There are, broadly speaking, three potential scenarios as far as the future of Europe is concerned. Only the very brave will predict at this time which one will be chosen by the Europeans—or to which they will sleepwalk. The European Union may break up, wholly or in part within a few years. The stronger economies will stick together, renegotiating a new framework. The weaker ones will be excluded. They will find it very difficult to face the future with its increasing imbalances and the danger of protectionism on their own. Perhaps they will be loosely united in a second union, hoping that after a while they will be promoted again to the championship league—to borrow a concept from the world of European soccer. The future of the Euro is uncertain; it may survive the present crisis, but what about the next? There is no willingness for now proceed towards political unity, but it is even more difficult to imagine a return to the fragmented Europe of pre-EU days.
The second scenario: A recovery from the present crisis, quickly, or more likely, over time. Such recoveries have occurred in the past. Thirty years after its defeat by the Germans in 1870–1, France had recovered its confidence. It took Germany less than twenty years after its defeat in World War I to emerge as the strongest power (and greatest threat) in Europe; it took the Russians even less time to resurface after the demise of the Soviet Union.
But what could provide the impetus for such a miraculous recovery? A major, existential crisis generating a feeling of urgency and the conviction that basic changes are needed. Yet at present there are few indications that a new dynamism will prevail over European exhaustion and listlessness (aboulia in the language of an earlier period of psychiatry). Given its demographic weakness, Europe will need immigrants. But its experience of late in this respect in has not been a happy one. It is unlikely to produce the push needed to shift the Continent in a new direction. A profound change, surprising even the confirmed skeptics, is, I suppose, possible—but it involves a tremendous deal of hope.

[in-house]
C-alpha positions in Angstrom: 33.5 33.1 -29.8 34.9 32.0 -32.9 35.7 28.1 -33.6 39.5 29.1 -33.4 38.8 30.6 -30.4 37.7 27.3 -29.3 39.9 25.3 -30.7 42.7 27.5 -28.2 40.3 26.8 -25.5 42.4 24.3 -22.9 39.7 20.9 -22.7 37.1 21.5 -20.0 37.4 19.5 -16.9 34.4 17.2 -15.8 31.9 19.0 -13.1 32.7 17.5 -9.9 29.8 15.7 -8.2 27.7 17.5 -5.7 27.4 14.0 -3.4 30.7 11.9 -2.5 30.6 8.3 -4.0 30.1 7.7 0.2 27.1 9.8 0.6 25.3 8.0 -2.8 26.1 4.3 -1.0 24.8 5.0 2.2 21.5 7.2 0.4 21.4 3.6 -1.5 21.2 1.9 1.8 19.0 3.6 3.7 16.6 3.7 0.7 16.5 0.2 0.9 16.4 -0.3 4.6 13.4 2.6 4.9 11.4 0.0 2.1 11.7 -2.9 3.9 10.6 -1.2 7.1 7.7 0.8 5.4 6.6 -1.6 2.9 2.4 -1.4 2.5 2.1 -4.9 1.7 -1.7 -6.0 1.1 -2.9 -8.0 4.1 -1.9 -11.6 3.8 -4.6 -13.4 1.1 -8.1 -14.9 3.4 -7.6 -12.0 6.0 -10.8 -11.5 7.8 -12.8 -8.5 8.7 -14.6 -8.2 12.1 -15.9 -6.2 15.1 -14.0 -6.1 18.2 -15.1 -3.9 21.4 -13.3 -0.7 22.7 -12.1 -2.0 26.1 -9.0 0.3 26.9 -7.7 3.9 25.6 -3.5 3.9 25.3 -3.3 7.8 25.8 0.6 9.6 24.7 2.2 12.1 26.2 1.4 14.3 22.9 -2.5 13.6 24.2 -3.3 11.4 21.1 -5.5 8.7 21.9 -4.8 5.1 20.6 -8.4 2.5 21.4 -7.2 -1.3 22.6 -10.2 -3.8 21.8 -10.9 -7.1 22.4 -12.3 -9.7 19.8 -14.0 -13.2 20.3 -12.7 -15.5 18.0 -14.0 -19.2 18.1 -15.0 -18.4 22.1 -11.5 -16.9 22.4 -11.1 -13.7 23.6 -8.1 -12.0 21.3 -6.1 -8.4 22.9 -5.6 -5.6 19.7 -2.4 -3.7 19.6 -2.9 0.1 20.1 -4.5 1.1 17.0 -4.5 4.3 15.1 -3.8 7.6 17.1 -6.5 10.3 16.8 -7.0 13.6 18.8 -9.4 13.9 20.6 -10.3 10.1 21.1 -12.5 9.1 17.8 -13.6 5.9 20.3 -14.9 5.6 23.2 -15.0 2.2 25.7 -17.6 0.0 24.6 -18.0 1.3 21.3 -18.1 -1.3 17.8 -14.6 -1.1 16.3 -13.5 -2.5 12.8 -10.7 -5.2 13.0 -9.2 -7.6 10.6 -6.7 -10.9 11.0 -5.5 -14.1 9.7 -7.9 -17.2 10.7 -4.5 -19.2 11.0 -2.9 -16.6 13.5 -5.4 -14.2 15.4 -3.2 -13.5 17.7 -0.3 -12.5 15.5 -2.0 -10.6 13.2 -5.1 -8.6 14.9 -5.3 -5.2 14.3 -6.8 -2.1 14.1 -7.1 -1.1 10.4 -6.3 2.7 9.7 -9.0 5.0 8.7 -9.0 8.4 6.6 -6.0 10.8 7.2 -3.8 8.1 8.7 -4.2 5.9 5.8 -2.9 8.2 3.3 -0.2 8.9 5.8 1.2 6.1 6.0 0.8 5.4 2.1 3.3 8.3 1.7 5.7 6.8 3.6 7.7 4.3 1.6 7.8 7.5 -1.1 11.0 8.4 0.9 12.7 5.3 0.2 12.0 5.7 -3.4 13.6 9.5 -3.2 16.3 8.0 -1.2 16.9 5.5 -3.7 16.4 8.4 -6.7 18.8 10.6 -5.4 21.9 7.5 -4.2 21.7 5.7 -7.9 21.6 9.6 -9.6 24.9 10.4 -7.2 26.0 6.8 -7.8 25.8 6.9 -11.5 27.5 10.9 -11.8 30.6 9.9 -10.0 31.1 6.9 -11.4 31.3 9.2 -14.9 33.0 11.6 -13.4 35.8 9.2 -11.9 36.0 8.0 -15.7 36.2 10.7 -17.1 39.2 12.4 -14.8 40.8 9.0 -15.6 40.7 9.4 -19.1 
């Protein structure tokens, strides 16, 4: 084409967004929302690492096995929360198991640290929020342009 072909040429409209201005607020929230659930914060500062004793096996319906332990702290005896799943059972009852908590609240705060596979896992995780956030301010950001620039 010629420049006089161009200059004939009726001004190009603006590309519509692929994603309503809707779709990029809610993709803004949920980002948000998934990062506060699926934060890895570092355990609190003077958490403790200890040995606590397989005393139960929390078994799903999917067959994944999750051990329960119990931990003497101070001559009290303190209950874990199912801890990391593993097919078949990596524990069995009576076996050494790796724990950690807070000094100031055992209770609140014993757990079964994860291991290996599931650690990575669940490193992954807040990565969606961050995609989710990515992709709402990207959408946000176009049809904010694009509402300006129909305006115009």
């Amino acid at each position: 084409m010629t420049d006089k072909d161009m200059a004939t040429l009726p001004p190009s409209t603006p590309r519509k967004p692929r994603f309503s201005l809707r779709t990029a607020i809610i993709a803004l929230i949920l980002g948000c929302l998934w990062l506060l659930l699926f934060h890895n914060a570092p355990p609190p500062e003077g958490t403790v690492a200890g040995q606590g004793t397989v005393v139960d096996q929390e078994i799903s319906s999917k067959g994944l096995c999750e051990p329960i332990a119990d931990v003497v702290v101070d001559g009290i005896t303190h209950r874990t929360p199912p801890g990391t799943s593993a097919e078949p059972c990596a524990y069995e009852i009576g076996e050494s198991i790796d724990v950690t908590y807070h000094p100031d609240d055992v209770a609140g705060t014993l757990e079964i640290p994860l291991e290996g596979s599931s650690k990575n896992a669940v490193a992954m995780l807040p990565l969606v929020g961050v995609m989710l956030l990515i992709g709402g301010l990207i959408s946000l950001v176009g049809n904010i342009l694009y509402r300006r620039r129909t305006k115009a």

Lastly the scenario most likely to happen and least likely to succeed: a bit of reform and a bit of business as usual. The richer countries will help the poorer ones to muddle through. It may work this time, but it is unlikely to be sufficient to deal with the next crisis. Even if it will be ready to act decisively, northern Europe may not be strong enough.
To opt out of Europe would be very costly, even more costly than staying in. For this reason the present uneasy situation is likely to continue for a long time: a big-but-not-very-happy family, constantly bickering and complaining that their national interests are not taken into account, incapable of coordinating their domestic policies, let alone having a common defense and foreign policy. Kicking, screaming and threatening, individual countries will in the end not leave the fold. This allows for survival, but certainly not for a civil and moral superpower, the great model for all mankind in the twenty-first century.
The outlook is bleak. But it is also true that nil desperandum, never say die, is a better guide to action than the violent changes in mood about the future of Europe that we have witnessed over the years resembling the convulsions on the stock markets.